correct than it is today, and you will find racial references
in two of these articles that wouldn't appear nowadays).
Image, right, of two mature eagles.
Probably the most frightful
flight of Cosgrove's life came late in his military career.
The was tasked in the mid-1950s with flying a photographer
over the Grand Canyon in a DC-3. The photographer, not satisfied
with taking pictures through the windows, without thinking
opened the side door.
The slip stream ripped the door from the fuselage and it
proceeded aft to impact the left horizontal stabilizer and
wrap itself firmly around it.
The horizontal stabilizer held! But, the flight and trim
characteristics of the DC-3 must have been dreadful with
the drag and disruption of airflow caused by the cargo door.
Cargo Door Where It's Not Supposed to Be!
The flight was aborted and the airplane and crew made it
safely to an emergency landing. The spectacular image, left,
shows the door firmly bent around the horizontal stabilizer,
and the door frame out in the slip stream. Note that the
airplane is aloft and well under control.
We wonder how fatigued Cosgrove's right
leg was as he landed after fighting what was probably considerable
left yaw. Surely this was an exercise in emergency trimming
and differential engine control as well.
The good news is, the photographer
had the presence of mind to snap this picture. The bad news
is, his mind was less present in considering the effect
of opening a door into what is the equivalent of a Category
5 hurricane streaming along the fuselage of a DC-3.
Although there was no mention as to the fate
of the photographer, he probably received some extra "training"
when he reported for duty the next day.
Image, right, shows Cosgrove examining the aftermath of
the cargo door striking the horizontal stabilizer. This picture
gives testimony to the strength of the Douglas DC-3 design!
Notice that this is probably a "posed" photo-op, because
the door is placed over the stabilizer opposite to the position
it is in the image above during flight.
Image, below, of C.B. Cosgrove in 1999 shortly before his
C.B. Cosgrove, Jr. age 93
Below is the original biography I developed for
Cosgrove based upon newspaper accounts from the Airzona Historical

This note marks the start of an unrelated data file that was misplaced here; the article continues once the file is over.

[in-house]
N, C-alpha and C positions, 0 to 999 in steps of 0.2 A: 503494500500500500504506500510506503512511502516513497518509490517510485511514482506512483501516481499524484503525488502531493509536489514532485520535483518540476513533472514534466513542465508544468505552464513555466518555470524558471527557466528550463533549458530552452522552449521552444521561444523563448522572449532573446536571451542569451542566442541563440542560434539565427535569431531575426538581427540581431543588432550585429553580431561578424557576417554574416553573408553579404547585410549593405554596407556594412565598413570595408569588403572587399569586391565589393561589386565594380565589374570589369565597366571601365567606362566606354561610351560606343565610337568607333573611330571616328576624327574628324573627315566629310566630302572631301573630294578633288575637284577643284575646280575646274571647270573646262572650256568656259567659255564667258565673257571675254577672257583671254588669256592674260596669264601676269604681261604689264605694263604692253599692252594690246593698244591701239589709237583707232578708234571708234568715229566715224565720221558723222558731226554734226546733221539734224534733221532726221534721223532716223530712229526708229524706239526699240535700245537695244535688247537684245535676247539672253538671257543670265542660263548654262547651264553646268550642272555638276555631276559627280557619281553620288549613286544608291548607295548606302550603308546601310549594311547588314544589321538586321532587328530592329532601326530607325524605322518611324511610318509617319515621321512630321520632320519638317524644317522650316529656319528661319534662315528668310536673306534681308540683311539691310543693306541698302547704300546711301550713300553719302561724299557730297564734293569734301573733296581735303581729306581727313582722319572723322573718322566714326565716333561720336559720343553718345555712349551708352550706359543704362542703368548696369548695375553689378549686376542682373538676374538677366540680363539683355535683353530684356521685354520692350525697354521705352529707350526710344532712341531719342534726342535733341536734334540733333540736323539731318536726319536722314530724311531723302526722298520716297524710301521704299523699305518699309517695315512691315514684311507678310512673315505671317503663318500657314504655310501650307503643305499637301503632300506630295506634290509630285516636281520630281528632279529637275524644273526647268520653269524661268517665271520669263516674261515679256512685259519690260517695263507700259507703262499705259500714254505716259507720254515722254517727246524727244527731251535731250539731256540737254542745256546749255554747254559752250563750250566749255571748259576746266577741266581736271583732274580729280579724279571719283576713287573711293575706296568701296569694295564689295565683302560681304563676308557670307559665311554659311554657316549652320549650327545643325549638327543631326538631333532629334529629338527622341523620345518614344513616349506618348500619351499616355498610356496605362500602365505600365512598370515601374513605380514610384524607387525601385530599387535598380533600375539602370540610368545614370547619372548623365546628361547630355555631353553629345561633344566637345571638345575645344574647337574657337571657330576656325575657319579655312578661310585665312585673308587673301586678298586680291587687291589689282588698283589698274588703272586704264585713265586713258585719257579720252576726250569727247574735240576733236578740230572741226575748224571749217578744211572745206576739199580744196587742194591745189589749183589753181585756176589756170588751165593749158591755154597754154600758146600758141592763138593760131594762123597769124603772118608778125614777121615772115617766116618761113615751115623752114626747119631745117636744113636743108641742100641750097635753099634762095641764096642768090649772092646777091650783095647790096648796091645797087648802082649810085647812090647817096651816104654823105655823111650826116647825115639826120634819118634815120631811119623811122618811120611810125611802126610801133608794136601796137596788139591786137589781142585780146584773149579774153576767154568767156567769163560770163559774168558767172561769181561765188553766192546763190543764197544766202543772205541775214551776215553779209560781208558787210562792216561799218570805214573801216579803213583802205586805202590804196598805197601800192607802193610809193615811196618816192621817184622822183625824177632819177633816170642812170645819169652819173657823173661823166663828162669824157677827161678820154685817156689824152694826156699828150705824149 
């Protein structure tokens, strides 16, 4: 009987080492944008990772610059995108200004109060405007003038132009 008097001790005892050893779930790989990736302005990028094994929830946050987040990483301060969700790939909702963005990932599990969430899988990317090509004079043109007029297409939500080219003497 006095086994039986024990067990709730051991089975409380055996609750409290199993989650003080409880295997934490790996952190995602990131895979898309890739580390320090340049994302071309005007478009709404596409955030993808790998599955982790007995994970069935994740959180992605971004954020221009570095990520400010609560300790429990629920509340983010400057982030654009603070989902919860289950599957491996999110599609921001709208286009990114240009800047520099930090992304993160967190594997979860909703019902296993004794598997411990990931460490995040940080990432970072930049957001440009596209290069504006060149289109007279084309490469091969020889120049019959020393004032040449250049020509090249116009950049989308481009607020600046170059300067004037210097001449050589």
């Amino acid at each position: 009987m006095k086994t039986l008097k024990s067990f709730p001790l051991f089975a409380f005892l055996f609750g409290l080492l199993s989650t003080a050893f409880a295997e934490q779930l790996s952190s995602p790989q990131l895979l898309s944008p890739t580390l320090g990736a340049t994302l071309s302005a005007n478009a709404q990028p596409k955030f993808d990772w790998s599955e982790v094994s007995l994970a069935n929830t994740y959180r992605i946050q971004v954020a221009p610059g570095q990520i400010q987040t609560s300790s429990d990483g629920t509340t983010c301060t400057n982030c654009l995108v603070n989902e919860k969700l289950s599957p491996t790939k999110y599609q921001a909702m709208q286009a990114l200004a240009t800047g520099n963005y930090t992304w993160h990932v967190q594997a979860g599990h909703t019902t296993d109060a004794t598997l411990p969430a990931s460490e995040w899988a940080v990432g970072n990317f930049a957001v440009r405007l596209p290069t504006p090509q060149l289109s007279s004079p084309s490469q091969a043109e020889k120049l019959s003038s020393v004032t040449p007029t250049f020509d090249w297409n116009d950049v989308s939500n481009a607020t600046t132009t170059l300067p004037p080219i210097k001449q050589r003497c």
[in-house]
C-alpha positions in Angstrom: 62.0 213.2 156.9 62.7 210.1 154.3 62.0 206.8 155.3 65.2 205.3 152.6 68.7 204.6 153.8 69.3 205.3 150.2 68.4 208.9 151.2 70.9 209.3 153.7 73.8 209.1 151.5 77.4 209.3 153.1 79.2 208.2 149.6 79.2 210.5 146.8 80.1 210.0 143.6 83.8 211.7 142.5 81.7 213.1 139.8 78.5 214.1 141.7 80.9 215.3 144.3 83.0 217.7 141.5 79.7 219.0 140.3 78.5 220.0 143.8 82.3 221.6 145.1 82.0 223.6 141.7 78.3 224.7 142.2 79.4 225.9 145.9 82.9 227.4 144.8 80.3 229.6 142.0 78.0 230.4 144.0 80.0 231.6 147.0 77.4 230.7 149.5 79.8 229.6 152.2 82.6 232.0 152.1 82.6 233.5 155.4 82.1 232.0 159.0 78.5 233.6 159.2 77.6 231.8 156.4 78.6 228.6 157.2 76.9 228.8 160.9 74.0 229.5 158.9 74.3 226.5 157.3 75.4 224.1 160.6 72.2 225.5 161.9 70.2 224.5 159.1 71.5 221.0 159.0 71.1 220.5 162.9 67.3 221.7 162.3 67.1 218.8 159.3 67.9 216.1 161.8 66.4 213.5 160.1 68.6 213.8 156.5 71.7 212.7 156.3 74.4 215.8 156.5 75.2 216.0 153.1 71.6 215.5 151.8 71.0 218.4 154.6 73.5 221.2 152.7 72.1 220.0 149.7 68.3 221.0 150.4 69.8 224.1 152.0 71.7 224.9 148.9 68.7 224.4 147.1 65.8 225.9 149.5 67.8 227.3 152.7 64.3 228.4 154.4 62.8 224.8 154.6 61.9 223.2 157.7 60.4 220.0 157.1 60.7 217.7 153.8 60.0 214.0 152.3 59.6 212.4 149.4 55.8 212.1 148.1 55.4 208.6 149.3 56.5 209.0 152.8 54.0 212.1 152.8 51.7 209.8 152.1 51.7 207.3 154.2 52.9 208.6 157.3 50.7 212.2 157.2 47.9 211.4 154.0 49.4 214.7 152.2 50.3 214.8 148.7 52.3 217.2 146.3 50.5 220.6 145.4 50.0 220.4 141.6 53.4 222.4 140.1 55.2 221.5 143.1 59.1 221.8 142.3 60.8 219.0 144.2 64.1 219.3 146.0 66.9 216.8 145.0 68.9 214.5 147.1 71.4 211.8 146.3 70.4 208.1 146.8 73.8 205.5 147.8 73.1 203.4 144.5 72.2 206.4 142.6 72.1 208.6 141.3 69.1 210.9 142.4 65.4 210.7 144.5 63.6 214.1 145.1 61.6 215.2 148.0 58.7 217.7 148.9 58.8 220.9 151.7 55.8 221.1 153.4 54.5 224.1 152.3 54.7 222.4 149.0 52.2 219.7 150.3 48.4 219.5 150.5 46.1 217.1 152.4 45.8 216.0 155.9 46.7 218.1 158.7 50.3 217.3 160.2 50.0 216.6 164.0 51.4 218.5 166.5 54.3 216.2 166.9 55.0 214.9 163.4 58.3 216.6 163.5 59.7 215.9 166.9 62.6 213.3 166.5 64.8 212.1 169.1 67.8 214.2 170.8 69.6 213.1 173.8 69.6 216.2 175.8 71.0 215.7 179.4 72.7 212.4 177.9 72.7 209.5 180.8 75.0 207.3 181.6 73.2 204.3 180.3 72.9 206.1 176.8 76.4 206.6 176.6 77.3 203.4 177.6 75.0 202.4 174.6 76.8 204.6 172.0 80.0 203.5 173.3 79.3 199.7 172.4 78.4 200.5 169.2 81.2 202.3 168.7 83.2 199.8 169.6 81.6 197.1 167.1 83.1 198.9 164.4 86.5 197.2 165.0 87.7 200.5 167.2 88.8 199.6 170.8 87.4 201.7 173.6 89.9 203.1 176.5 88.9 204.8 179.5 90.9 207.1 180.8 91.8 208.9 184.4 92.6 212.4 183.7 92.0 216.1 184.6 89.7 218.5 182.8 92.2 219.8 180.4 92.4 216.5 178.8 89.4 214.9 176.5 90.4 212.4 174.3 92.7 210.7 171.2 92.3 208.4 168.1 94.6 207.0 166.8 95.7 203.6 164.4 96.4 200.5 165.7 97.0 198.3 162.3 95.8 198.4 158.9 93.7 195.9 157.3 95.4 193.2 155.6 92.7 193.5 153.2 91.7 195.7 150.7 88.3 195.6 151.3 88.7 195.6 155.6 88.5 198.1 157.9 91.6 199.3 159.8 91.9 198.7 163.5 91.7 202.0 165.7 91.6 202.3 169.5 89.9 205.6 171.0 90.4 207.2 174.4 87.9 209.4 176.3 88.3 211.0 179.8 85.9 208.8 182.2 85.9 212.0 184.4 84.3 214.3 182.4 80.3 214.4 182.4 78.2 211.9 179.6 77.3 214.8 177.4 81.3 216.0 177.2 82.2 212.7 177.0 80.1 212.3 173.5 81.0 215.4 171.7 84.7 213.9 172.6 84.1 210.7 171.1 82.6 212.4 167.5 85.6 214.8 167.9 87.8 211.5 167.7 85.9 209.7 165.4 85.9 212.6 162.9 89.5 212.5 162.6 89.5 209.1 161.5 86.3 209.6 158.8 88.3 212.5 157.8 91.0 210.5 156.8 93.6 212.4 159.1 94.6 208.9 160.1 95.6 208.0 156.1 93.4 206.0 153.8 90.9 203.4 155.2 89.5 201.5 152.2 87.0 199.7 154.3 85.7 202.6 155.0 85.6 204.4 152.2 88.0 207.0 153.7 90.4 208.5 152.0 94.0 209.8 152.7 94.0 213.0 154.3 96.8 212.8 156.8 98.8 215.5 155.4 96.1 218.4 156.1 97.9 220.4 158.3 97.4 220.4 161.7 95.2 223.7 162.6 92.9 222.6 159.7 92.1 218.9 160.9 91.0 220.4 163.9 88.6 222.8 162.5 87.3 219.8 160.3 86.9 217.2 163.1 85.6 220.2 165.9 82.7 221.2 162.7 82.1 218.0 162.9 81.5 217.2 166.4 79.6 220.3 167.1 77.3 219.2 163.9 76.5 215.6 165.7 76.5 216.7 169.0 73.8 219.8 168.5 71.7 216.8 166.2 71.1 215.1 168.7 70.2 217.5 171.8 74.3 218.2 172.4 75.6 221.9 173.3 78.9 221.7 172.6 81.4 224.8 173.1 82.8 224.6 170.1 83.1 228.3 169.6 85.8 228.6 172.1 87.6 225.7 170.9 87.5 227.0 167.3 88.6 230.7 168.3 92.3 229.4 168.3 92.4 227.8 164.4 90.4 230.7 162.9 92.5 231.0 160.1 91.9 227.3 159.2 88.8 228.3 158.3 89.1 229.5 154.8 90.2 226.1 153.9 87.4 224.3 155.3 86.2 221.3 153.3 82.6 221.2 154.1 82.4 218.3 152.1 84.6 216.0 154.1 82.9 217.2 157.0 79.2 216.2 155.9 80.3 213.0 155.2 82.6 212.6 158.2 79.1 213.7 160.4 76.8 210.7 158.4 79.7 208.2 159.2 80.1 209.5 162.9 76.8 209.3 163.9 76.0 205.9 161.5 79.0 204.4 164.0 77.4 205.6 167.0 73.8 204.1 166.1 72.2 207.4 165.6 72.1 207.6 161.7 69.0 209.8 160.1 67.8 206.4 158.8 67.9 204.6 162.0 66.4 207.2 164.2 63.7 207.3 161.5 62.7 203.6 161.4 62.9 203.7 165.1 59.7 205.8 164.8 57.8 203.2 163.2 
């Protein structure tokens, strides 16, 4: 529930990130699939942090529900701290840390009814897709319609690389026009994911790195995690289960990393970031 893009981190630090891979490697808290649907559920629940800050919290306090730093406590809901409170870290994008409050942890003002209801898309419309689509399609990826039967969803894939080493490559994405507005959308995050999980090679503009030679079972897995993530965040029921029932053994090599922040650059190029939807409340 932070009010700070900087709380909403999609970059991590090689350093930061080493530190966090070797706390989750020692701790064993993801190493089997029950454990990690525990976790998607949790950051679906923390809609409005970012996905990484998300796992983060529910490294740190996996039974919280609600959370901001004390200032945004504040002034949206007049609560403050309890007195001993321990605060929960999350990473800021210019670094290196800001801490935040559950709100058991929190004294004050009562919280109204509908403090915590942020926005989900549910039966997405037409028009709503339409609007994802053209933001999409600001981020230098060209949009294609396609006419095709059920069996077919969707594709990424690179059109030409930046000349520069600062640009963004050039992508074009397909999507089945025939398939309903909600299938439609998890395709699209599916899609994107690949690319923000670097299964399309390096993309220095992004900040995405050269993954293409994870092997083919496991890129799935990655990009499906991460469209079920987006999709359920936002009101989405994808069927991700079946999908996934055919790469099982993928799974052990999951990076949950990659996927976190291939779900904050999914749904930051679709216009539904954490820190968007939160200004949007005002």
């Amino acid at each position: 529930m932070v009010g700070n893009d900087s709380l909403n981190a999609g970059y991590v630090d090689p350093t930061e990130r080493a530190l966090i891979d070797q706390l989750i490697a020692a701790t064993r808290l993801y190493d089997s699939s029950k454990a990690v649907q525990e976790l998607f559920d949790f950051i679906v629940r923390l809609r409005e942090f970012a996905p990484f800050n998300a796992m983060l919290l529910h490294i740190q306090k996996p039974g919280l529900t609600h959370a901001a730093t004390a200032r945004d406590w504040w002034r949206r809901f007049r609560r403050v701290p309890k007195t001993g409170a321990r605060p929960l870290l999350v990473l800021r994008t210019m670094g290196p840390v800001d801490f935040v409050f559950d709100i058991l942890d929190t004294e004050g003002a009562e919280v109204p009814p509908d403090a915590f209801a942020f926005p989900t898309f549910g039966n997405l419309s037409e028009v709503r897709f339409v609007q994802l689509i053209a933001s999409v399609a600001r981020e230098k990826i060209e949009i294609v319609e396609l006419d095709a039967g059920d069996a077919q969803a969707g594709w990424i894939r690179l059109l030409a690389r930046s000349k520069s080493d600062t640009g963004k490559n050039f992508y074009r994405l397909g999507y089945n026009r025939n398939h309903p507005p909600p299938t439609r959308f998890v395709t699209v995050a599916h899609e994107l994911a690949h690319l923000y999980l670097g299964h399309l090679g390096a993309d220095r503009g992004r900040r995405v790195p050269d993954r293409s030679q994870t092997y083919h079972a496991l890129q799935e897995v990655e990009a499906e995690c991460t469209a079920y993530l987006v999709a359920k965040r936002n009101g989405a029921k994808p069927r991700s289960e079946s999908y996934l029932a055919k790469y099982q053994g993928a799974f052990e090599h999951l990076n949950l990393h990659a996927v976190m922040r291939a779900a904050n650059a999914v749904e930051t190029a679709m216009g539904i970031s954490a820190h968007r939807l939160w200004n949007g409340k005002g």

Society. Please refer to it for details of the aircraft Cosgrove
flew to Tucson.
Indeed, his story has grown with the help
of his son. We know him better now. Thanks, Burt!
What follows is the original biographical
information first placed online on 01/12/06.
C.B. Cosgrove was a young entrepreneur. The Tucson
Star of July 29, 1928 carries an article describing his formation,
with partner H.W. Durham, of the Southwest Air Service, Inc.
The Service was planned to open at the Davis-Monthan Airfield
by September 1 that year. Incorporation papers for the Service
were filed just a week earlier on July 21 in Phoenix.
The Tucson Star states, "The officers of the air corporation
are C.B. Cosgrove [image, right, from the Star] and H.W. Durham,
both former university students and residents of the city.
The service is incorporated to "carry on the business
of transportation by air of passengers, express, freight,
mail and every kind of commodities," as well as to maintain
a school and give flying instructions.
"Cosgrove, who is a member of the chamber of commerce
aviation committee, is a licensed pilot, having passed his
tests about nine months ago. He has been associated with flying
for six years. His last job was pilot a Ryan Field, San Diego,
"The equipment of the service will include a hangar
on the field, three air-cooled Seimens-Halske Travelair [sic]
planes for student instruction, delivery of which should
be made September 1; one whirlwind Travelair [sic] which
will be brought to Tucson the middle of next month from the
factory by Cosgrove and one OK Travelair [sic] plane which
the service already has on hand. The service will also be
the agency for Travelair in Arizona and New Mexico."
The "OK" Travel Air mentioned by the Star should
read "OX". It was probably Travel Air
NC4533 purchased the previous March by Cosgrove. It had
a 90 HP Curtiss OX-5 engine. See the link for that aircraft's
history. Cosgrove and Durham landed twice at Tucson in this
airplane: June 11 and 25, 1928.
The Star goes on to say, "The service is incorporated
for $150,000 with 6,000 shares of stock. Both of the incorporators,
Cosgrove and Durham [image, left from the Star] are 23 years
old, both university students (class of 1928). Although Durham
has not received his license, he expects to pass his tests
within a short time." Durham does not show up among the
list of pilots who landed at Davis-Monthan. I do not know
if he ever acquired his flying credentials.
Cosgrove flew two other airplanes to Tucson. He landed solo
on October 26, 1928 flying Curtiss 6661. He signed the Register
as "Bert" Cosgrove on that occasion. On April
1, 1929 he landed flying Travel Air NC6455. He carried
passenger E. Bennett, arriving from Hurley, NM. Cosgrove
also landed as a passenger on 9/24/1929 with pilot E.B.
Christopher. He also landed as a passenger in Boeing
40, NC381 on December 12, 1929.
I couldn't find anything on Cosgrove or Durham later in their
lives. This passage from the Whitcomb reference, left, mentions
Cosgrove, but misspells his name as "Bert."
|"On one occasion when his plane was high over
the western Pacific, Saint Elmo’s fire enveloped
his aircraft. That is a condition when a fiery glow
develops over the exterior of the plane while in flight.
It is temporary and not dangerous. Being unfamiliar
with it, Berkowitz became alarmed. It alarmed Berkowitz
until his pilot, Col Bert [sic] Cosgrove, explained
the phenomenon to him."
THIS PAGE UPLOADED: 01/12/06 REVISED: 03/22/06 11/19/06